Man, I know things were rough a few years ago, but I had no idea it had gotten to this point. Sounds like what (the) Technician needs is bodies. I remember how much time the student editors put in, and I don't doubt that Ty Johnson put the paper before his grades.

    Tyler, do you know if Student Media's got any money to throw at this issue? Could they potentially hire a full- or part-time content coordinator? From the sounds of it, I doubt the paper's been pulling down much ad revenue, but if they could lure someone in to work around-the-clock on editor-ish tasks it might give the paper enough breathing room.

    If they can find someone (which might be easier than you'd think in this job market) to take up some of the editor slack in the short-term, and more of the behind-the-scenes stuff in the long, it might be enough of a foundation to build the senior staff back up, and make transitions easier down the road.

    As for bodies, are Tech writers getting into the classes and getting some face-time with students? I know Reavis was always happy to let the editors in. He would offer bonus point incentives for getting printed, too. Is anyone talking to the other English Dept. profs?
  • sgk1212
    There is clearly a lack of adult leadership on State's campus. Someone in the administration (up near the top) needs to get a grip on this situation and get it fixed -- NOW!

    There's been a great deal of turmoil at State in the past several months and this Technician business is something that's fallen through the crack. Everyone's been preoccupied with the Easley/McQueen/Oblinger nonsense and the new chancellor needs to bring some focus and stability to the school.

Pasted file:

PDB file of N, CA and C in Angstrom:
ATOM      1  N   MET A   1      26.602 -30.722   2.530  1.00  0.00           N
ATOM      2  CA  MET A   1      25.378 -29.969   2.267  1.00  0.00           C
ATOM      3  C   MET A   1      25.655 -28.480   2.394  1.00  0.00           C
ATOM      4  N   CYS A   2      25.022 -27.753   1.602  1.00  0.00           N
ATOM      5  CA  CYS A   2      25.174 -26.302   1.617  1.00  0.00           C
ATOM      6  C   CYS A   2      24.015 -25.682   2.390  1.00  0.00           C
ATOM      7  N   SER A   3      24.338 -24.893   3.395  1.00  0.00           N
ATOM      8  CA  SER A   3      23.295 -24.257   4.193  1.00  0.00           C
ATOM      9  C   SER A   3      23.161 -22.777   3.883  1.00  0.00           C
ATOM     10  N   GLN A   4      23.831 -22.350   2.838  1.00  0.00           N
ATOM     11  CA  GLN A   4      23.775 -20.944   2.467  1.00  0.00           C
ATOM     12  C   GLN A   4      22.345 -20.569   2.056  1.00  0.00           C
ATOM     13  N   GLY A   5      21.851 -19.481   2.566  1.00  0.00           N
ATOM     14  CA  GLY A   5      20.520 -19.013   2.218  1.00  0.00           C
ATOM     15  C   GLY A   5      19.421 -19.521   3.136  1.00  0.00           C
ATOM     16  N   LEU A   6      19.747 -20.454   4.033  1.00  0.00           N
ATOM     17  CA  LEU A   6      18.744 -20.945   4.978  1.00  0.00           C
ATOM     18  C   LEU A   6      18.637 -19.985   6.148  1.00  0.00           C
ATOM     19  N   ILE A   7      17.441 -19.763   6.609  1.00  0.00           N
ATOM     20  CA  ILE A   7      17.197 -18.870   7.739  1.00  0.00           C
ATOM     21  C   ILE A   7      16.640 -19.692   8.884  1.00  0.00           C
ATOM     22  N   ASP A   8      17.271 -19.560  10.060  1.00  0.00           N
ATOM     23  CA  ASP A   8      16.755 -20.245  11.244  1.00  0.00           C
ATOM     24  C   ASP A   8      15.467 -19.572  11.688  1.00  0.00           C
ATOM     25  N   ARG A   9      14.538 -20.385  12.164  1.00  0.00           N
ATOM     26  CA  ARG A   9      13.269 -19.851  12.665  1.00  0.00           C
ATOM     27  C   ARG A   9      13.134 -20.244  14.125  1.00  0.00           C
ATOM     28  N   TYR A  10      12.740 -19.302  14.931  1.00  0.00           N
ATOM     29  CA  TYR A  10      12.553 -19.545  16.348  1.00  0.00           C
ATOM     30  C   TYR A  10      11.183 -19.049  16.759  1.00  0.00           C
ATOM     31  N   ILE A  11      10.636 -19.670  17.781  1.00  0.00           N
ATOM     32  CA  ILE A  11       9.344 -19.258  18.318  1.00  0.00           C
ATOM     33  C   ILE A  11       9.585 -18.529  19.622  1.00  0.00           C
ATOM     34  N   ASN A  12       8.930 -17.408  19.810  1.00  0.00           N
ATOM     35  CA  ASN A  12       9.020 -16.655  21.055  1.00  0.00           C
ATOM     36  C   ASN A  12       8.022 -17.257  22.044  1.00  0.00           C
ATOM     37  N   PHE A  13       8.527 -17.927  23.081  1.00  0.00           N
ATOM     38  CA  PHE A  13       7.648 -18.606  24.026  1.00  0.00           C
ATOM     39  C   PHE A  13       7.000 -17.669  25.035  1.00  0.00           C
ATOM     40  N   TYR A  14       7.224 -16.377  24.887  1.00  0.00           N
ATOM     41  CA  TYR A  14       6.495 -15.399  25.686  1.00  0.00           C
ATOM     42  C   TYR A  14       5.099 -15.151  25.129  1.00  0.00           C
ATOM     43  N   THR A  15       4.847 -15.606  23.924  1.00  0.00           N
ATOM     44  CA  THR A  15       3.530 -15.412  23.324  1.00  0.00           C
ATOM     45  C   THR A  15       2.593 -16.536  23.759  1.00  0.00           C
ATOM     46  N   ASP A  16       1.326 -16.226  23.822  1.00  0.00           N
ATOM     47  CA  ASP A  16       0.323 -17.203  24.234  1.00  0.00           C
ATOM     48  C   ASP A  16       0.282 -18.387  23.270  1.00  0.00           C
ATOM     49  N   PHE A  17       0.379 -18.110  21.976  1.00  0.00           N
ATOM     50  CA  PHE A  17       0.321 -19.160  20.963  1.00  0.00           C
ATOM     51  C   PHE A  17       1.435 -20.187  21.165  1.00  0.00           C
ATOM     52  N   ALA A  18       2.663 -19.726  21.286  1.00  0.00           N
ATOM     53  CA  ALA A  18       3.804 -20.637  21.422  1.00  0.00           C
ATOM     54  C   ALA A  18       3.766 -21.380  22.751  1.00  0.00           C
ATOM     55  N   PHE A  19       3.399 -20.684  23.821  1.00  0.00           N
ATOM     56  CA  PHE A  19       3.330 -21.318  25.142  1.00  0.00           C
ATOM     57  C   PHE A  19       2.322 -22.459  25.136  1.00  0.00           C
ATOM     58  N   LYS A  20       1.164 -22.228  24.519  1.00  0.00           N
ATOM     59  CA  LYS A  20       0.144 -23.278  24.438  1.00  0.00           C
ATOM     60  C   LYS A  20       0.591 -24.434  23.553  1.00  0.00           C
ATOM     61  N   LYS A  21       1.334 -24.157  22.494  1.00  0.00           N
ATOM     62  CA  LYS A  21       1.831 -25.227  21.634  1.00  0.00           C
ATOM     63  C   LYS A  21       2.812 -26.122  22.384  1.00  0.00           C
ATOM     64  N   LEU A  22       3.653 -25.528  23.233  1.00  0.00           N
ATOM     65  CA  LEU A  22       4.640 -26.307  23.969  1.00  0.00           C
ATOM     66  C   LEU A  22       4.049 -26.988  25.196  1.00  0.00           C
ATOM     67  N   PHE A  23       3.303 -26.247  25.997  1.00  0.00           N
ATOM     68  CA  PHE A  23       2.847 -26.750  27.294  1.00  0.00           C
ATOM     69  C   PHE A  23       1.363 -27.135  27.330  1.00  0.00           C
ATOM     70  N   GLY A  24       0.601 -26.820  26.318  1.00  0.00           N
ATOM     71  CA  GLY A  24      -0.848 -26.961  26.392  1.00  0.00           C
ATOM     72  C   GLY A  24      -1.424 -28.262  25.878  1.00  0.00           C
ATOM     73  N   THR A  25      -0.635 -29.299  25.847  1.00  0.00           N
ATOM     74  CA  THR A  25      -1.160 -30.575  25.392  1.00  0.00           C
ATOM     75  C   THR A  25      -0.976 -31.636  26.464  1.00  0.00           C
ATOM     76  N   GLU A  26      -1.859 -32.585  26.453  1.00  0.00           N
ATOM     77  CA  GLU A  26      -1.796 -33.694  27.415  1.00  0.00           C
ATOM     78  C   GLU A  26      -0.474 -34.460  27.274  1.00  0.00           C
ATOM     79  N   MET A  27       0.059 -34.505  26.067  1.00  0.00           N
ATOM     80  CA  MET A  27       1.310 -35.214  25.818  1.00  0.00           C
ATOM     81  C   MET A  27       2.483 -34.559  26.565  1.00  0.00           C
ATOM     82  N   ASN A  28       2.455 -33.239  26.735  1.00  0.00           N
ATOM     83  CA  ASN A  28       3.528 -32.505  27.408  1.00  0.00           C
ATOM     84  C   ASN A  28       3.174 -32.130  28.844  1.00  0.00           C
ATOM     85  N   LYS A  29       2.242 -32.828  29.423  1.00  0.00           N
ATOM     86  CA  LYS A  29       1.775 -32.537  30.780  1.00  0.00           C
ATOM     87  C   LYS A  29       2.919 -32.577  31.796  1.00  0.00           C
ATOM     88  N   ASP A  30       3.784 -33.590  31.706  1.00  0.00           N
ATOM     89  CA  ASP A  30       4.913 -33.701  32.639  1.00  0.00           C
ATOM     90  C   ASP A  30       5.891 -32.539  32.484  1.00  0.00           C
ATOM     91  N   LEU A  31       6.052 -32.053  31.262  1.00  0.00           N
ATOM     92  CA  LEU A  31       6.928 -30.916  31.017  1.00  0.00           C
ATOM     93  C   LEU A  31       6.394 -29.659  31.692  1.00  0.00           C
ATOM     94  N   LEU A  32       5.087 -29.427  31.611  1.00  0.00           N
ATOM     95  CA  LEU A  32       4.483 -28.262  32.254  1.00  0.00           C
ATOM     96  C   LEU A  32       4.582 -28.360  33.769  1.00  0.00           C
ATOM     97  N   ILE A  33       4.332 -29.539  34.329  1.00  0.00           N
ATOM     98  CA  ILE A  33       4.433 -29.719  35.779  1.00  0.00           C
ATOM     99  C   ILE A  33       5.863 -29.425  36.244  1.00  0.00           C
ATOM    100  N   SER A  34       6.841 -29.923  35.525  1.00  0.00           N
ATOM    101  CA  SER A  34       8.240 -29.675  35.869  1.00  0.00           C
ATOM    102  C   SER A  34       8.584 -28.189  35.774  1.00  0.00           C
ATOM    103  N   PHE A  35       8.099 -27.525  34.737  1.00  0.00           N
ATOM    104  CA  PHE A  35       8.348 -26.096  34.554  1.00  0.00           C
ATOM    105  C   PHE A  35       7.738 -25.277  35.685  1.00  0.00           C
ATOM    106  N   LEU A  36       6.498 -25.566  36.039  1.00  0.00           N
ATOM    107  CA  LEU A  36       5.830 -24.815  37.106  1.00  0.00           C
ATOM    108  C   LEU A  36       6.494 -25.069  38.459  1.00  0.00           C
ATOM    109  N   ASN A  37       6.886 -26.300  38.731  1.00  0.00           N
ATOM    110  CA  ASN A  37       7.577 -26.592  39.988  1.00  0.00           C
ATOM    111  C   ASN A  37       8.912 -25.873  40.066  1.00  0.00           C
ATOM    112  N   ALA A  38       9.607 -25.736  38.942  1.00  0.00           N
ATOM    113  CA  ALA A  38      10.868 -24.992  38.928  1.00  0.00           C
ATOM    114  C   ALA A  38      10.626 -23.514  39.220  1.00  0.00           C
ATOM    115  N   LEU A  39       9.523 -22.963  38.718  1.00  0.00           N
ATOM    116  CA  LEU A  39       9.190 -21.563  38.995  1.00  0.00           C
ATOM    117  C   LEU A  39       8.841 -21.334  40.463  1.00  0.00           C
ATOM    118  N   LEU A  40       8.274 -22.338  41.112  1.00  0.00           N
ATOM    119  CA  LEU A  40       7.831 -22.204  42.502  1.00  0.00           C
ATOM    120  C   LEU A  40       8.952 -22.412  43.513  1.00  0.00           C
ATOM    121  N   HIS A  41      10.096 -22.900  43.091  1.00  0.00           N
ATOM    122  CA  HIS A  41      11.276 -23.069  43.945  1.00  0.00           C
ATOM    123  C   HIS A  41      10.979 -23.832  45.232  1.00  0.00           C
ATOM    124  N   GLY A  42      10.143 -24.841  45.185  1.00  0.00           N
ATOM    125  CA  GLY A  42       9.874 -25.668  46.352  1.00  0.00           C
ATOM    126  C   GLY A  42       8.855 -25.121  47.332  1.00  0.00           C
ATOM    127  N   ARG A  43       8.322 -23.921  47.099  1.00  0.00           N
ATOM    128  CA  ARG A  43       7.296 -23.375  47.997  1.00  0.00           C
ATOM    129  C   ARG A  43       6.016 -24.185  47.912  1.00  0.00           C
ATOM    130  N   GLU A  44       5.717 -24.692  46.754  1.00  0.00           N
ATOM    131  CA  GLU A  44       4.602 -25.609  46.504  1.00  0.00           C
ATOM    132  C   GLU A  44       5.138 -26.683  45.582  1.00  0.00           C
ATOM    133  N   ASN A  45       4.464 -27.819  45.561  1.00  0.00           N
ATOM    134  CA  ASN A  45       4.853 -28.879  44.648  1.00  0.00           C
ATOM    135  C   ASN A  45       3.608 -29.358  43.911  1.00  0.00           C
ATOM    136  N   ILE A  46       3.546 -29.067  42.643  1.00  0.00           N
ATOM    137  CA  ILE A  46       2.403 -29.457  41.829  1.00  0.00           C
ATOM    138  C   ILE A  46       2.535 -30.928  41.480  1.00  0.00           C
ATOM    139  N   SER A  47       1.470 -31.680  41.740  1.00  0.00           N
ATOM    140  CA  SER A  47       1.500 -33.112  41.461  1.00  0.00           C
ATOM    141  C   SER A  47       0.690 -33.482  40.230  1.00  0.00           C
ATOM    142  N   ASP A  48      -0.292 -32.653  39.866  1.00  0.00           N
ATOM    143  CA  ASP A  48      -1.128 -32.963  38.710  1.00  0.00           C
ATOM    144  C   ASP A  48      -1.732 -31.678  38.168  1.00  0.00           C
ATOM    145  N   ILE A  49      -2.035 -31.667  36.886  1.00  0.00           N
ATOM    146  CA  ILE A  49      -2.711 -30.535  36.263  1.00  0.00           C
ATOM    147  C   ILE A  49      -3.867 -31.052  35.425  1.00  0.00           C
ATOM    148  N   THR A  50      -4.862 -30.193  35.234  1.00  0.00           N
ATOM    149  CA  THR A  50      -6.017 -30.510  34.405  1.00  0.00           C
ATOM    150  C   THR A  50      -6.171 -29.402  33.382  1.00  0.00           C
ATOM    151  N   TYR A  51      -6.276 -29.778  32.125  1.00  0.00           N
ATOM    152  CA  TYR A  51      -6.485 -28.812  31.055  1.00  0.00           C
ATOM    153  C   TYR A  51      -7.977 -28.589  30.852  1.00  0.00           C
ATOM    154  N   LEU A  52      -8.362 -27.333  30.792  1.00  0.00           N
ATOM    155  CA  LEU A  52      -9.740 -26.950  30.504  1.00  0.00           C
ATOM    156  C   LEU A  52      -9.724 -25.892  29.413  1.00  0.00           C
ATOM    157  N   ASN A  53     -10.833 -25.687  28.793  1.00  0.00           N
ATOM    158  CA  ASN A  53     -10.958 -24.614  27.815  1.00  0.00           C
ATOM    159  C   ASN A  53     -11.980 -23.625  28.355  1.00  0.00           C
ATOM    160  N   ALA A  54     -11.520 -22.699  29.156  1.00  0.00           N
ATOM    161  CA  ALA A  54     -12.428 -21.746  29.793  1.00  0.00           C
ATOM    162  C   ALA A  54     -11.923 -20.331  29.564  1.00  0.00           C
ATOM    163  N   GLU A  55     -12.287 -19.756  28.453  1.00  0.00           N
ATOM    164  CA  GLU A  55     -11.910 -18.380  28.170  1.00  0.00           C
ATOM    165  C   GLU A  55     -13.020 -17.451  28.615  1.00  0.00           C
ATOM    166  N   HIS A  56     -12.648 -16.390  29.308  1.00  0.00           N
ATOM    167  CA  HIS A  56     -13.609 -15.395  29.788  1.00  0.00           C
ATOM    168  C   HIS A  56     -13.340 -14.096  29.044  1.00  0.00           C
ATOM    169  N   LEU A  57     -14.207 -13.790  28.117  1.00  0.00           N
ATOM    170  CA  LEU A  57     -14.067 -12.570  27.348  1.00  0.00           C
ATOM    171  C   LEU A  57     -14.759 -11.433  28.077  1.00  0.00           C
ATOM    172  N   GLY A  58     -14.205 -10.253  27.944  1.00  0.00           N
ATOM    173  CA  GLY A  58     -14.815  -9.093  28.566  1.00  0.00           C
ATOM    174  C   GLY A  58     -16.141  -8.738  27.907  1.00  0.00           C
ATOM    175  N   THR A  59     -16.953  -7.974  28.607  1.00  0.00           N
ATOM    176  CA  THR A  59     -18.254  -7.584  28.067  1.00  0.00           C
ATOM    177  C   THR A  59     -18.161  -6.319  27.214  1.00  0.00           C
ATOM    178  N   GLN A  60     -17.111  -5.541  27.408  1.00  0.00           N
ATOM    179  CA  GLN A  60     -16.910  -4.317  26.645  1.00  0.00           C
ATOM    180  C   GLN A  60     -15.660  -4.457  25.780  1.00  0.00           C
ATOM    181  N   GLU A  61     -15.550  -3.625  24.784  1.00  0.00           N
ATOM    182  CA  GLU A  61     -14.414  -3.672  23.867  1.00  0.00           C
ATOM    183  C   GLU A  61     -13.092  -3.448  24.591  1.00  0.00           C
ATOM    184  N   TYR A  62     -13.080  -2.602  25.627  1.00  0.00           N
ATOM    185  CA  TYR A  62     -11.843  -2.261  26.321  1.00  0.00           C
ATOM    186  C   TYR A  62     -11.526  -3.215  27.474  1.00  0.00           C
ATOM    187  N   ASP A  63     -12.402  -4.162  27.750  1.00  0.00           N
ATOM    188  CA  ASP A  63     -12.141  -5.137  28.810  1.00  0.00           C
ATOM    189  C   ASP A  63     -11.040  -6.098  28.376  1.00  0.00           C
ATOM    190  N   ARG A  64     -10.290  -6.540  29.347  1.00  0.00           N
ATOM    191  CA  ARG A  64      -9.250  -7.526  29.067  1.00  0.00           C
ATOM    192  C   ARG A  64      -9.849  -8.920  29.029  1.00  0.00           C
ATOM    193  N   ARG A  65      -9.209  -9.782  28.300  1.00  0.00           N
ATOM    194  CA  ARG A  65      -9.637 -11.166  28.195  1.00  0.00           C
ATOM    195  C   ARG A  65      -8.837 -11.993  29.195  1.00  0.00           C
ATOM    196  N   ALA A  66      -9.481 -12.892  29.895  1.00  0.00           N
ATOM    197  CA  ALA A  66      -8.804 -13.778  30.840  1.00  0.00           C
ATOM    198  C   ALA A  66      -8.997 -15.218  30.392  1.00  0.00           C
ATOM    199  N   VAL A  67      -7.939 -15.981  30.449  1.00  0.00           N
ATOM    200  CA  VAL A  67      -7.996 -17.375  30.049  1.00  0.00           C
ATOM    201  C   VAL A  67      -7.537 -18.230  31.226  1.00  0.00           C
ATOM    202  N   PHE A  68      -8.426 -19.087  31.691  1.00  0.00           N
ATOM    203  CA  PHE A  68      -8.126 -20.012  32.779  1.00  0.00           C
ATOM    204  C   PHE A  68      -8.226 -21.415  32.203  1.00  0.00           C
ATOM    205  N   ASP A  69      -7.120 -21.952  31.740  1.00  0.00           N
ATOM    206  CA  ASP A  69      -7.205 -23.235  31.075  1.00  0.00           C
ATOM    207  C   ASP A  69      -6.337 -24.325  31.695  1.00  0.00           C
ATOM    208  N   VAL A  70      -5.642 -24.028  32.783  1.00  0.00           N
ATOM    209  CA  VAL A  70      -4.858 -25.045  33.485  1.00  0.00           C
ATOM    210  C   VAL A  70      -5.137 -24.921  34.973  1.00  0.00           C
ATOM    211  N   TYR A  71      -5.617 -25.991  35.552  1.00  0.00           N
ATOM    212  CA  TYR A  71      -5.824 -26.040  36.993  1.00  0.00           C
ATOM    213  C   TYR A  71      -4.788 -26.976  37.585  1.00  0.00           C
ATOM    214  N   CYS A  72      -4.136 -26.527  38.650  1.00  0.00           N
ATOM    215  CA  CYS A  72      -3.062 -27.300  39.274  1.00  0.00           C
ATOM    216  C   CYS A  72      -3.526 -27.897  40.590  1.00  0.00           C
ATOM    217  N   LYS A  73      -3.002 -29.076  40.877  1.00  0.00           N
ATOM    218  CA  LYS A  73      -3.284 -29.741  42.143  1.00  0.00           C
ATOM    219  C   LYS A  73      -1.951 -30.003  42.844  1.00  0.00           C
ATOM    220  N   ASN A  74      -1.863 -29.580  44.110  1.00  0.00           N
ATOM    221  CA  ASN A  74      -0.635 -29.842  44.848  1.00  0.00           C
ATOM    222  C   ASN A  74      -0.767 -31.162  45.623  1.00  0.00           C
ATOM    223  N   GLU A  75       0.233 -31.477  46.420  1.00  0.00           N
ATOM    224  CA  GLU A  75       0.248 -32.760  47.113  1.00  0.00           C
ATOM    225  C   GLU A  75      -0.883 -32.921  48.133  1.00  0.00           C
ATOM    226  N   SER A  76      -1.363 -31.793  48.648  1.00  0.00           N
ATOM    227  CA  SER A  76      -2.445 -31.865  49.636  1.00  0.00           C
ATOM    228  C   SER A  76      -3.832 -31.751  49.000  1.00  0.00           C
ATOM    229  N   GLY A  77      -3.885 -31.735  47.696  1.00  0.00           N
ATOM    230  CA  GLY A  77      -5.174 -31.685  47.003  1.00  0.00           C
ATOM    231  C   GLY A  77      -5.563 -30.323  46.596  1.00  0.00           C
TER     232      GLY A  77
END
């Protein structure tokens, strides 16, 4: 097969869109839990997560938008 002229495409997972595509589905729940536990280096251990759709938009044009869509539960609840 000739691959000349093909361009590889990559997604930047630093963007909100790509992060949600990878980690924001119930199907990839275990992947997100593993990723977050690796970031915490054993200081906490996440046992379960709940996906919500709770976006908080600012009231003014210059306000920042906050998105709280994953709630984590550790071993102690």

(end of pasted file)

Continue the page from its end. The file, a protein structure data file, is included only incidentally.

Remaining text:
• kristengallagher
    When I read about this issue, I was shocked, to tell the truth. As the Advertising Manager and a staff writer for The Meredith Herald, Meredith College's paper, I looked to the Technician as a goal for what our small, often floundering, paper could someday be. I think that we're both in the same boat now, which, to be honest again, is strange when you consider the size differences of the two schools. However, I do agree that colleges "can't not" have a paper - having a student run newspaper is vital to campus life, whether or not most students know it. My suggestion is that the staff of the Technician and the staff of the Herald sit down and work with each other after Spring Break - we are daily gaining more ground at our own school, and I would hate for The Technician to lose their ground. Perhaps the two staffs can support each other in this growing process.
  • mattlail
    Tyler, thanks for leading this. I've posted something:
  • rboulanger
  • I'm trying to figure out what happened in the past few years that things got so bad so quick. Staffing was an issue back when I first wrote for the op/ed section in 2000, but I don't think it ever got to the point where numerous leadership spots were unfilled (marko will recall better than me).

    Content seems to be routinely on the dour side for the past couple years, and I'm sure that contributes -- but it can't explain it all.

    From a personnel standpoint, the Board of Directors and Technician alumni need to find a strong-willed leader who can go out and sell the students on what student journalism is all about. Get people believing in your product and recruitment will take care of itself.
  • sskutnik
    Having worked at the Technician for a short period as a writer and having read it as a student for a few years, I have more than a few suggestions, although more than the space here reasonably allows.